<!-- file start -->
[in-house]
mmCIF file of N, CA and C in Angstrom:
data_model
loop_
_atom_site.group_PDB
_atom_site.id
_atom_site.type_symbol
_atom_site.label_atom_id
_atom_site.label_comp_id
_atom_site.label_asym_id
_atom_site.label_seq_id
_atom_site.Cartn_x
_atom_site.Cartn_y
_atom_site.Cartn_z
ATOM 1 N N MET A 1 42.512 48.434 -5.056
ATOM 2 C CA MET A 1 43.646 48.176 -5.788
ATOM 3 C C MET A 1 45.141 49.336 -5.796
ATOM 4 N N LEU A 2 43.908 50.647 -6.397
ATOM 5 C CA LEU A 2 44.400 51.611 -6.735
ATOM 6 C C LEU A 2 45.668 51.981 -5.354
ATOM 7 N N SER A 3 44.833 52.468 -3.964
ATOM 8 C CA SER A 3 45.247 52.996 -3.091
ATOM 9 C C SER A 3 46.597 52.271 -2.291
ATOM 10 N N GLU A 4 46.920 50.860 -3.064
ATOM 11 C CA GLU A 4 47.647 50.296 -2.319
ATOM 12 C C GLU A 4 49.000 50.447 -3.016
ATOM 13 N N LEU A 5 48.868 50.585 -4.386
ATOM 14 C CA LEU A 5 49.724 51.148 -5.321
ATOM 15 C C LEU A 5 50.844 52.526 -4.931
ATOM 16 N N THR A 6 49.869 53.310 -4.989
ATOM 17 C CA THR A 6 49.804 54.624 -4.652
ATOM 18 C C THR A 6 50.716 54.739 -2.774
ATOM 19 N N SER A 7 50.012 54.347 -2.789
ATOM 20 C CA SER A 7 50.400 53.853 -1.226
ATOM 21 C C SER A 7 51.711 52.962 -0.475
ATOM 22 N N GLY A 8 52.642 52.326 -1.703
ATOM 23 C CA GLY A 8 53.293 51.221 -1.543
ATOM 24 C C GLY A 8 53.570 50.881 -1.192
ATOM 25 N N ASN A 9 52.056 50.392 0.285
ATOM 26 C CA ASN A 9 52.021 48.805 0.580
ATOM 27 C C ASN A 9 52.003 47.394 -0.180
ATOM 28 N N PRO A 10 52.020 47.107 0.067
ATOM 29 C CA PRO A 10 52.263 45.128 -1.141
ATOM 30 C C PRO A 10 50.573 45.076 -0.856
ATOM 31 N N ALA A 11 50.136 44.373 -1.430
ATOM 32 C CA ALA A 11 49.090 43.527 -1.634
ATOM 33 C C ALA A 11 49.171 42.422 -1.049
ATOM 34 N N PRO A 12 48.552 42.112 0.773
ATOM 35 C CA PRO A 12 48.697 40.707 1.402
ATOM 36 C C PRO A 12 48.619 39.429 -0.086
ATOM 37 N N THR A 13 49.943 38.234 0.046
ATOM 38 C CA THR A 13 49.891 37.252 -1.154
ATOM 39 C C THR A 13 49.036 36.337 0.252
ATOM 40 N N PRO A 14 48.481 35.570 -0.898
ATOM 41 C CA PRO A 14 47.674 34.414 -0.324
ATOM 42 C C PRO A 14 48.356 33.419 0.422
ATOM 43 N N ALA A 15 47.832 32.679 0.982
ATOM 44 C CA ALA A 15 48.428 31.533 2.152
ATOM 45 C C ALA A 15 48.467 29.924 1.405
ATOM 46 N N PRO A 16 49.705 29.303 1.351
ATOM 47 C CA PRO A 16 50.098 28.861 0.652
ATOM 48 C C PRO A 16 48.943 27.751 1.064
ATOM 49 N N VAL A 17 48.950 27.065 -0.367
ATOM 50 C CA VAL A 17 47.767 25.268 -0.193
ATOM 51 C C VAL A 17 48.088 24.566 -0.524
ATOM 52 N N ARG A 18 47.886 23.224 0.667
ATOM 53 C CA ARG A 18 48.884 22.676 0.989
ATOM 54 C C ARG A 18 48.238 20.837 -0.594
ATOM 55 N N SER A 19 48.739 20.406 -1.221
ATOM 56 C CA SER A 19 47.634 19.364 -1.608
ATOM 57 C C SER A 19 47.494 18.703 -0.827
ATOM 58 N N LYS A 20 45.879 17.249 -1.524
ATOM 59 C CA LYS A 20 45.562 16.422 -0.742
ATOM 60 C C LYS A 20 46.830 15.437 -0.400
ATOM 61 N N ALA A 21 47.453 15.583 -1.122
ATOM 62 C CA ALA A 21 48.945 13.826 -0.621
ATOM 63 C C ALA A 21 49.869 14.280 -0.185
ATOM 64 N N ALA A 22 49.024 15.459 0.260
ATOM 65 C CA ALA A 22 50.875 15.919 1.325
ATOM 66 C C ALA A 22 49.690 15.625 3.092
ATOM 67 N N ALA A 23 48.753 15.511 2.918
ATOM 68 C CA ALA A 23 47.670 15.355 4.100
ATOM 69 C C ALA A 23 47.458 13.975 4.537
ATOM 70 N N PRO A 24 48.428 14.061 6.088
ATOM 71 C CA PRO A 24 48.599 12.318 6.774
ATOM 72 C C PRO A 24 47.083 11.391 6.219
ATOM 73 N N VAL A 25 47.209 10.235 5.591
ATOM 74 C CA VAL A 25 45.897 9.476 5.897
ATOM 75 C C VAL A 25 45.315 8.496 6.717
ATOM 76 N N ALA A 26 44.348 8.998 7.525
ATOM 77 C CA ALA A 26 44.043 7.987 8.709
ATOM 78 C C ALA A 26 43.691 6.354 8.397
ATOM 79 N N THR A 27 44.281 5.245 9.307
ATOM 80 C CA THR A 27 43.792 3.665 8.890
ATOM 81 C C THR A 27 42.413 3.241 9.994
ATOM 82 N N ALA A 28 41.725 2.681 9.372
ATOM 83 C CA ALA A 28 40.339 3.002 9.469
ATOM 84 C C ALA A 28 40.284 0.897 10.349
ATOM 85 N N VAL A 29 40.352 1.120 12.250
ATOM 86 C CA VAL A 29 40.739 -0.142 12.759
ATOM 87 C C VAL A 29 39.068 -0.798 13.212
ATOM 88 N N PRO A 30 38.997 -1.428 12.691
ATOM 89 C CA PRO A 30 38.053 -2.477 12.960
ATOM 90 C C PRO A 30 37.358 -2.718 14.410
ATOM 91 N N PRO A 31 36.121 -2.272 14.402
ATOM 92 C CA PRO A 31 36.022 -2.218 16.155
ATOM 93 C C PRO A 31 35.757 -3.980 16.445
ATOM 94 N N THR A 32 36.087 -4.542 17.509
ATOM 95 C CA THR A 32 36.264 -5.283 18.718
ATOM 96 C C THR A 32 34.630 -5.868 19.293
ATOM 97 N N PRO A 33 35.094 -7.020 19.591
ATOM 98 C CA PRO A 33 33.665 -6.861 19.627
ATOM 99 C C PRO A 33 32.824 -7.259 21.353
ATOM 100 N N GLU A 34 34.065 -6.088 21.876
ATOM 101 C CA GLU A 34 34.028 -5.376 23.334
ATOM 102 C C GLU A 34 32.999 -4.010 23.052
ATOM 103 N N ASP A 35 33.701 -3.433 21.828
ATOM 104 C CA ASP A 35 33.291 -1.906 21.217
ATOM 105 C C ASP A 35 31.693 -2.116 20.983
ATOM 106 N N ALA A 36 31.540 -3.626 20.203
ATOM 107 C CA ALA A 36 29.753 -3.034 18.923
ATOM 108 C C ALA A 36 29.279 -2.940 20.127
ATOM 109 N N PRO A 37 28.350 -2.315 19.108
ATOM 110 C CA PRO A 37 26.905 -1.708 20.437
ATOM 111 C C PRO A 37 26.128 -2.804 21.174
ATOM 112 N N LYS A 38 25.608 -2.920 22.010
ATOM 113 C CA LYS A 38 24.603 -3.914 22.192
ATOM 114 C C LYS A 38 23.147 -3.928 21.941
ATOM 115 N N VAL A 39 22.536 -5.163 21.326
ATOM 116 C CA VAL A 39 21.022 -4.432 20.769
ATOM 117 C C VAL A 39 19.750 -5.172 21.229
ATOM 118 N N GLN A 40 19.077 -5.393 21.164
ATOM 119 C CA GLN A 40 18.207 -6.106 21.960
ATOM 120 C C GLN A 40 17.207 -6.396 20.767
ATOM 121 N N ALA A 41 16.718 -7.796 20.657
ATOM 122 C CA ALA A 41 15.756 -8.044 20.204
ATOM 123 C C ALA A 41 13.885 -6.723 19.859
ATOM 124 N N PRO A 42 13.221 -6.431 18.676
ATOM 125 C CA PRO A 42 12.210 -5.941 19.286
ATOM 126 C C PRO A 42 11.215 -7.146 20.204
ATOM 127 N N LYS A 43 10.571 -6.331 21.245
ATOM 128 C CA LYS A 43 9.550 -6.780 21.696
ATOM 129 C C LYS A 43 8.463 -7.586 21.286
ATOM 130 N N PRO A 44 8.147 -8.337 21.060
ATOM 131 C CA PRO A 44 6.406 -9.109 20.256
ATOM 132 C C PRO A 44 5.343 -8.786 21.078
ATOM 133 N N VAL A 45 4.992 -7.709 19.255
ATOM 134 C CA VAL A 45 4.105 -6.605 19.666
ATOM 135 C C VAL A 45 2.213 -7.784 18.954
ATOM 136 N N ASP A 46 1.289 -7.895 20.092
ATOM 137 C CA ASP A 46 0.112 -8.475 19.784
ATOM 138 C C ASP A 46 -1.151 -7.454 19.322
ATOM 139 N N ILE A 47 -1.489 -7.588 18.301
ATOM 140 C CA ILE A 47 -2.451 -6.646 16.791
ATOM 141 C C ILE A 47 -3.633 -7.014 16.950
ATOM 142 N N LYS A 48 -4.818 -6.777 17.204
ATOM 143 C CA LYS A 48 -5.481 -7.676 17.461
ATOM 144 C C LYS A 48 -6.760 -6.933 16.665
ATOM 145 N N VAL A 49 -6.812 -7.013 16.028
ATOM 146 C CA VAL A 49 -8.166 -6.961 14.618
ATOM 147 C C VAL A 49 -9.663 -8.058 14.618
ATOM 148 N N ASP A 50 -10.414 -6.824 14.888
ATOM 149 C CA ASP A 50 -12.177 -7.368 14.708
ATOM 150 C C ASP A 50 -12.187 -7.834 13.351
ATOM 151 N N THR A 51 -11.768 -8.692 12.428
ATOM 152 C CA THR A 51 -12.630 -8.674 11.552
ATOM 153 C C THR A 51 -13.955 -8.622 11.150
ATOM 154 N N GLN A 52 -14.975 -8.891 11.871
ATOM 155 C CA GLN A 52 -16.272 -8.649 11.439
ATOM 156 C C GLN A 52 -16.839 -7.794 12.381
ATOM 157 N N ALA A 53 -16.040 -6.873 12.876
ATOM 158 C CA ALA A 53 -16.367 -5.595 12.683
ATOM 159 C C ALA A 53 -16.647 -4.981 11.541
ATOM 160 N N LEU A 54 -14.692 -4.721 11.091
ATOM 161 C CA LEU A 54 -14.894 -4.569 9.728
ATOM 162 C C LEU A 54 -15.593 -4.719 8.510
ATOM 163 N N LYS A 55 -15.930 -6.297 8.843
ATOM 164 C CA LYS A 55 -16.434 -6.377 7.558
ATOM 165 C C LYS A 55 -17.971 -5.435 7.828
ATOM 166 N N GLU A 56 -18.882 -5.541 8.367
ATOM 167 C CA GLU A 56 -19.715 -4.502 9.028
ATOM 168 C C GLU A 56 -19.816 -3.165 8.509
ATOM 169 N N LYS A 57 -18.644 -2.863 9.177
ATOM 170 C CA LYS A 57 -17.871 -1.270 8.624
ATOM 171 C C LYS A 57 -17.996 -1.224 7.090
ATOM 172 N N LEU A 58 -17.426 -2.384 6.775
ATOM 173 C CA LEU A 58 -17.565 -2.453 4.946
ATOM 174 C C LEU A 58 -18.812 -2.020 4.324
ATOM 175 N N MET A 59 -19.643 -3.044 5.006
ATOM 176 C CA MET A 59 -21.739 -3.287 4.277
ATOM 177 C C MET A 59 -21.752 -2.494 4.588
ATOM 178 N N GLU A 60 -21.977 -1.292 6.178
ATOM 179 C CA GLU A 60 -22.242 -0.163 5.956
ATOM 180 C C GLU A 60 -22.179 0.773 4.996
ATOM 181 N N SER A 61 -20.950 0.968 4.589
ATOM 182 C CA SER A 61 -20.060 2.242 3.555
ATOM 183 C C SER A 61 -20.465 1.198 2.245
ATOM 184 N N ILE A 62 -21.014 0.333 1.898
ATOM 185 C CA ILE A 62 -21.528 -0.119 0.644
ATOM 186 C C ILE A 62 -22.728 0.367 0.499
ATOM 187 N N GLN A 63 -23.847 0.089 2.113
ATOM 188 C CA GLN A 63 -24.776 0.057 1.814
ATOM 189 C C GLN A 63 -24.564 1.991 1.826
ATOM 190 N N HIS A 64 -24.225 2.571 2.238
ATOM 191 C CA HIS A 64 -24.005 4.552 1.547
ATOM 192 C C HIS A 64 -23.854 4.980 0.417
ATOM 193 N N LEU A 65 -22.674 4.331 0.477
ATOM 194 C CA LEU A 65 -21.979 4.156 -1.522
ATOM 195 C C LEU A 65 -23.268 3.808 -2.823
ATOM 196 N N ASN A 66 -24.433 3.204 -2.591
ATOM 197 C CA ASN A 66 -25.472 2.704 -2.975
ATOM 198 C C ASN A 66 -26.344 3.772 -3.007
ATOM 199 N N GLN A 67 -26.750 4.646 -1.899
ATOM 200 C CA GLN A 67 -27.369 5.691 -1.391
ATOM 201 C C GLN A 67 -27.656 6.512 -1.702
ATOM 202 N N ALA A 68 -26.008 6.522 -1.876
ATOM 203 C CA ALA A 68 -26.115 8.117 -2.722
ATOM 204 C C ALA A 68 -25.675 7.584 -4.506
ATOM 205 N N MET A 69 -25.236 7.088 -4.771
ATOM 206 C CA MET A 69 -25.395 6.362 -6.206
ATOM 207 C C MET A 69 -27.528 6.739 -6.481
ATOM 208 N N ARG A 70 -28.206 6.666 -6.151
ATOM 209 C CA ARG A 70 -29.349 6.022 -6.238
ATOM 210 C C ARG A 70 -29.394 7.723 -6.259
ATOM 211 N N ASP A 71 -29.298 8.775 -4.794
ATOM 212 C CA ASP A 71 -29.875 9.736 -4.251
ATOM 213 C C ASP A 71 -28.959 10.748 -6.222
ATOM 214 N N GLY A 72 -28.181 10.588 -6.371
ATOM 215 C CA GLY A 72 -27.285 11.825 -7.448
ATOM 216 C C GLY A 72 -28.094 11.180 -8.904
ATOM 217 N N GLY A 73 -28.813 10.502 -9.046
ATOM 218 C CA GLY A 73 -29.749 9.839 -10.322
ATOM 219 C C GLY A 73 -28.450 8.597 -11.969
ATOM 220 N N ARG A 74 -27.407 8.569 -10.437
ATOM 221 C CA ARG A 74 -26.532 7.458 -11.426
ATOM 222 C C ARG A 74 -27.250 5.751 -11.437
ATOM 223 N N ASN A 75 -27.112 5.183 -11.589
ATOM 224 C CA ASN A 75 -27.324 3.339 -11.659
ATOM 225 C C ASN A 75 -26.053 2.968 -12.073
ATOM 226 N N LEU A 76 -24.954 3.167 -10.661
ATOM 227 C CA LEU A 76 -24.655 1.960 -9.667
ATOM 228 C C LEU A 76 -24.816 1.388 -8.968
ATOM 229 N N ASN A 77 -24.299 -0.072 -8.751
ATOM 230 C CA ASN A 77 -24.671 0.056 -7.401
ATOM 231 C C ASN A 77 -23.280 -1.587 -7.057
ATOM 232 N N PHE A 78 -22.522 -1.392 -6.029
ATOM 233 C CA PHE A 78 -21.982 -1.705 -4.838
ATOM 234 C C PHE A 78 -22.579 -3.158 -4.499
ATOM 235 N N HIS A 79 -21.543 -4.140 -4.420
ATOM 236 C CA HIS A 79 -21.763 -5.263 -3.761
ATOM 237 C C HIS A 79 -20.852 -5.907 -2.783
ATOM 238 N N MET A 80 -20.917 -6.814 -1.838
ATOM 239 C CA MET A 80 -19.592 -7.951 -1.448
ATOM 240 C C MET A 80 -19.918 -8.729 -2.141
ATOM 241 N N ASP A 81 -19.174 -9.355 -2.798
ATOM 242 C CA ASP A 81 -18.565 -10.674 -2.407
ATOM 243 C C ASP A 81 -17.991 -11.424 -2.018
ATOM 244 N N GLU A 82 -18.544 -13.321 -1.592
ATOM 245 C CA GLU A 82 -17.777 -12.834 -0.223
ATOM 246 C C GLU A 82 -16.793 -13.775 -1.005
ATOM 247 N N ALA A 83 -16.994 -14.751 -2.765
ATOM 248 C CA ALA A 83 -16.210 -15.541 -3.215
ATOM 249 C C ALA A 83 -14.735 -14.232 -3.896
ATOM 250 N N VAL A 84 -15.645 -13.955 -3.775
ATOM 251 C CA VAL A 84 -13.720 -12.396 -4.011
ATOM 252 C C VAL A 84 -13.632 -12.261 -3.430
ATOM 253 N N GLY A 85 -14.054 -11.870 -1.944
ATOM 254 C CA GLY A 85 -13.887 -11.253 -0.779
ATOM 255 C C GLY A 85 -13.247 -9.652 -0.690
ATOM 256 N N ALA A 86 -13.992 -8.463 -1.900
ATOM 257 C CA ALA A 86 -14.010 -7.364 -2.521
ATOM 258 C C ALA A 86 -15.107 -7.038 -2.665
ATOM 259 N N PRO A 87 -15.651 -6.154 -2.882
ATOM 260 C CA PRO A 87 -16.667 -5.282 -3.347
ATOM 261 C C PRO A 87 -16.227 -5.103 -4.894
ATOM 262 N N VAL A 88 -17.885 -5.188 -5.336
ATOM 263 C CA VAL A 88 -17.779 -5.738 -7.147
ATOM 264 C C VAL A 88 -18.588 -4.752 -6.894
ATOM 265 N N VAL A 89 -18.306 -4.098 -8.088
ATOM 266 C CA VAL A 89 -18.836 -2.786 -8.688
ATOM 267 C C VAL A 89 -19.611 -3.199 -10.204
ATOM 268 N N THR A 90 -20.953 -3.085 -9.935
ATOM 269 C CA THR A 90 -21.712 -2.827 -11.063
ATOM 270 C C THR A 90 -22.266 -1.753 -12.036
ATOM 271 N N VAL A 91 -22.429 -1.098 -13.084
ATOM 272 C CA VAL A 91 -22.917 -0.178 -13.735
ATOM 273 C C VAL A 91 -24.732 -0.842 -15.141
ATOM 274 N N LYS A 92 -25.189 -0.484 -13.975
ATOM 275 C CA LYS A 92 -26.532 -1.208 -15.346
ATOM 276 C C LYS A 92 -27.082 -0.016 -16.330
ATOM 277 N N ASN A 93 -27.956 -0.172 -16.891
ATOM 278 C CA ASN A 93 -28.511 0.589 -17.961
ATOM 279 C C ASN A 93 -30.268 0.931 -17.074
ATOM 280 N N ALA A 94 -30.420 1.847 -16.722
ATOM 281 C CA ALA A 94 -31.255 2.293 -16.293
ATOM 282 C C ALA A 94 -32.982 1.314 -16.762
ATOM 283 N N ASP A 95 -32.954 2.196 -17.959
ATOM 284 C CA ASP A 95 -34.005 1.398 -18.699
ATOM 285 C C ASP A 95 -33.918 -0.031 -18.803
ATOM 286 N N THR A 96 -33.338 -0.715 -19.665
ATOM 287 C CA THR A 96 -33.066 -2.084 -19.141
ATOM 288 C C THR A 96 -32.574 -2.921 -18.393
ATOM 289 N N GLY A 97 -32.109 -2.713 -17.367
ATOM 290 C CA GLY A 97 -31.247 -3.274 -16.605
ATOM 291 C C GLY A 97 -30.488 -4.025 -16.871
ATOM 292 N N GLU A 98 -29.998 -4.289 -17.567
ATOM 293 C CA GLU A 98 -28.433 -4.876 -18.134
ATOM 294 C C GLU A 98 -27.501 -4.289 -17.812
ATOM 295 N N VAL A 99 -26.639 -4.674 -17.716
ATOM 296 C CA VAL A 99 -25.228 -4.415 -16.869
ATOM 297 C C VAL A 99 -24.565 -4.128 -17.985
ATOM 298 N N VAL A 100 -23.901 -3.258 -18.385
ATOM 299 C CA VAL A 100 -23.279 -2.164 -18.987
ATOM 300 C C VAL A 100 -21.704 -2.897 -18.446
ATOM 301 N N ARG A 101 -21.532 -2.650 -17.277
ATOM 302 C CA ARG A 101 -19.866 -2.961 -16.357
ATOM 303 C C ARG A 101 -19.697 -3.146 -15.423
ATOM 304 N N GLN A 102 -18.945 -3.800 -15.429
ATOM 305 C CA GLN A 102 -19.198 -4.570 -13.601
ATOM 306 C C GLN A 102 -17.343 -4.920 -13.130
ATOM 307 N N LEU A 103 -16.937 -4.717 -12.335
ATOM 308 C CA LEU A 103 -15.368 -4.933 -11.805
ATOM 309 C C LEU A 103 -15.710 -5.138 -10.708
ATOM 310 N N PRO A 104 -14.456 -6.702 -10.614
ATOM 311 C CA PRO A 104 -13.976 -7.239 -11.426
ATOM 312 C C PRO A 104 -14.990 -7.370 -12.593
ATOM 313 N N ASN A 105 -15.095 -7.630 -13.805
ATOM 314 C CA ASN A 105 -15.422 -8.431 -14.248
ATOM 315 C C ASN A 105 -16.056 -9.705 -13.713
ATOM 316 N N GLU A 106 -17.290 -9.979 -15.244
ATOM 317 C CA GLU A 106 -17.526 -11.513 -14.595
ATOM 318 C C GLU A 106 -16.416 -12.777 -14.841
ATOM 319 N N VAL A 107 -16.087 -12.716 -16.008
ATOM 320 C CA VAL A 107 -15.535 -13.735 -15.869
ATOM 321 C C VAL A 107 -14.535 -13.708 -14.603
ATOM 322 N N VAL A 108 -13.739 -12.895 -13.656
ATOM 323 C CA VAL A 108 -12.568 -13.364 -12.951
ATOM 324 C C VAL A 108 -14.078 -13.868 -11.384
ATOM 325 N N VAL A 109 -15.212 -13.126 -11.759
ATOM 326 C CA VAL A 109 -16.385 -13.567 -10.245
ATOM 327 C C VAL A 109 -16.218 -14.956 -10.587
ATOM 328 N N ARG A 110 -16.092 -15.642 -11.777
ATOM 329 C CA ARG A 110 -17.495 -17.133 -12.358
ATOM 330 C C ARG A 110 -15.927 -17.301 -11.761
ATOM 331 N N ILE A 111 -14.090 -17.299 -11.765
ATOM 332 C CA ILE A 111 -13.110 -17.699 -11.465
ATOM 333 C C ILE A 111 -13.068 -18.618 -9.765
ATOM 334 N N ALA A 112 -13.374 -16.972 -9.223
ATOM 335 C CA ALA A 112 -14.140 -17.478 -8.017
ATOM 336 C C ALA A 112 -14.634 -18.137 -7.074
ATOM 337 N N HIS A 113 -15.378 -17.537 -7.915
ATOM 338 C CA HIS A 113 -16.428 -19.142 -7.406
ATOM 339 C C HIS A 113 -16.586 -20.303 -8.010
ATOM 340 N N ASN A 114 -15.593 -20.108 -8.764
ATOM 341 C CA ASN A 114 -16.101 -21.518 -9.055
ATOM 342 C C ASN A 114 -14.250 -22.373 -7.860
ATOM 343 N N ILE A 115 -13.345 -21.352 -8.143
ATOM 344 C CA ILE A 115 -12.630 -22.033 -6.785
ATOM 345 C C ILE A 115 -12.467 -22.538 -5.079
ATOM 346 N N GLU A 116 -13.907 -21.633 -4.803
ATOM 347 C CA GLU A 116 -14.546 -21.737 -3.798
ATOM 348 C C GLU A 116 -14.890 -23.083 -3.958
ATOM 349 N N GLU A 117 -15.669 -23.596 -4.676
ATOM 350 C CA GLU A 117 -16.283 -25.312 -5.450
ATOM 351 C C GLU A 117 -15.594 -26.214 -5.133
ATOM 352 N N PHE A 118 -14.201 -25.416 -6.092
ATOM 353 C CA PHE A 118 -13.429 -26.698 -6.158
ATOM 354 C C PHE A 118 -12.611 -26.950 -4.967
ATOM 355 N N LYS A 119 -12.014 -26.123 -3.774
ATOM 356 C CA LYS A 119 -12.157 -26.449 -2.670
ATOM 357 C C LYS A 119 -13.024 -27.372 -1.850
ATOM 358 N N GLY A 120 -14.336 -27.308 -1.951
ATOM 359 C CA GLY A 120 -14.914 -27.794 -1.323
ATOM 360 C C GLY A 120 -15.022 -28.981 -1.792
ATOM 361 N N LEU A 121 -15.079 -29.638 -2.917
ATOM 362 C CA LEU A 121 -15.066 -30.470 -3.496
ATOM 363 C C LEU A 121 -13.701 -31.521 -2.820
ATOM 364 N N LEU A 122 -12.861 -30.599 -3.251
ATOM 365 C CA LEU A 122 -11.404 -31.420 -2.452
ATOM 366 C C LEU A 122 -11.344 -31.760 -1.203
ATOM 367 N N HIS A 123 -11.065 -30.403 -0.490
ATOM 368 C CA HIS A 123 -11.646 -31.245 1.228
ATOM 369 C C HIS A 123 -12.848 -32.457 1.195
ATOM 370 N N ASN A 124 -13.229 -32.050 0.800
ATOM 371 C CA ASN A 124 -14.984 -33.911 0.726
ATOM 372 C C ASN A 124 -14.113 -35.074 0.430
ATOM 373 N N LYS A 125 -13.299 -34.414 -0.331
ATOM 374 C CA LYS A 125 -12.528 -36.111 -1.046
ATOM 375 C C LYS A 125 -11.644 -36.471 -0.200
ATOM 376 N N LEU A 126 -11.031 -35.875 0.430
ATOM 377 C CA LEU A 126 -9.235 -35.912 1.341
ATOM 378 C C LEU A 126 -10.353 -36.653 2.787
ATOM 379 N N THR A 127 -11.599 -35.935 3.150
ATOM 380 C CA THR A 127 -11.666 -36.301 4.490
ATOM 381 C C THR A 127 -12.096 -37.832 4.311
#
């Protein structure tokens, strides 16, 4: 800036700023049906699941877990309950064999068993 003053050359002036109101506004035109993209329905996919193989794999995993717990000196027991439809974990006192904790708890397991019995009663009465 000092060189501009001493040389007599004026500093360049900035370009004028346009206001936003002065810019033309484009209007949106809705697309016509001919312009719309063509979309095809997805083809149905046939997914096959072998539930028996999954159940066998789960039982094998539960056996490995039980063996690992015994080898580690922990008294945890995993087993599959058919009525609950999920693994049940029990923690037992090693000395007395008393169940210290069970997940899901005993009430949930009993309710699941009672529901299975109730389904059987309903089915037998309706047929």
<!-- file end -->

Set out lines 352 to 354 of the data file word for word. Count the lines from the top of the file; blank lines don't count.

ATOM 338 C CA HIS A 113 -16.428 -19.142 -7.406
ATOM 339 C C HIS A 113 -16.586 -20.303 -8.010
ATOM 340 N N ASN A 114 -15.593 -20.108 -8.764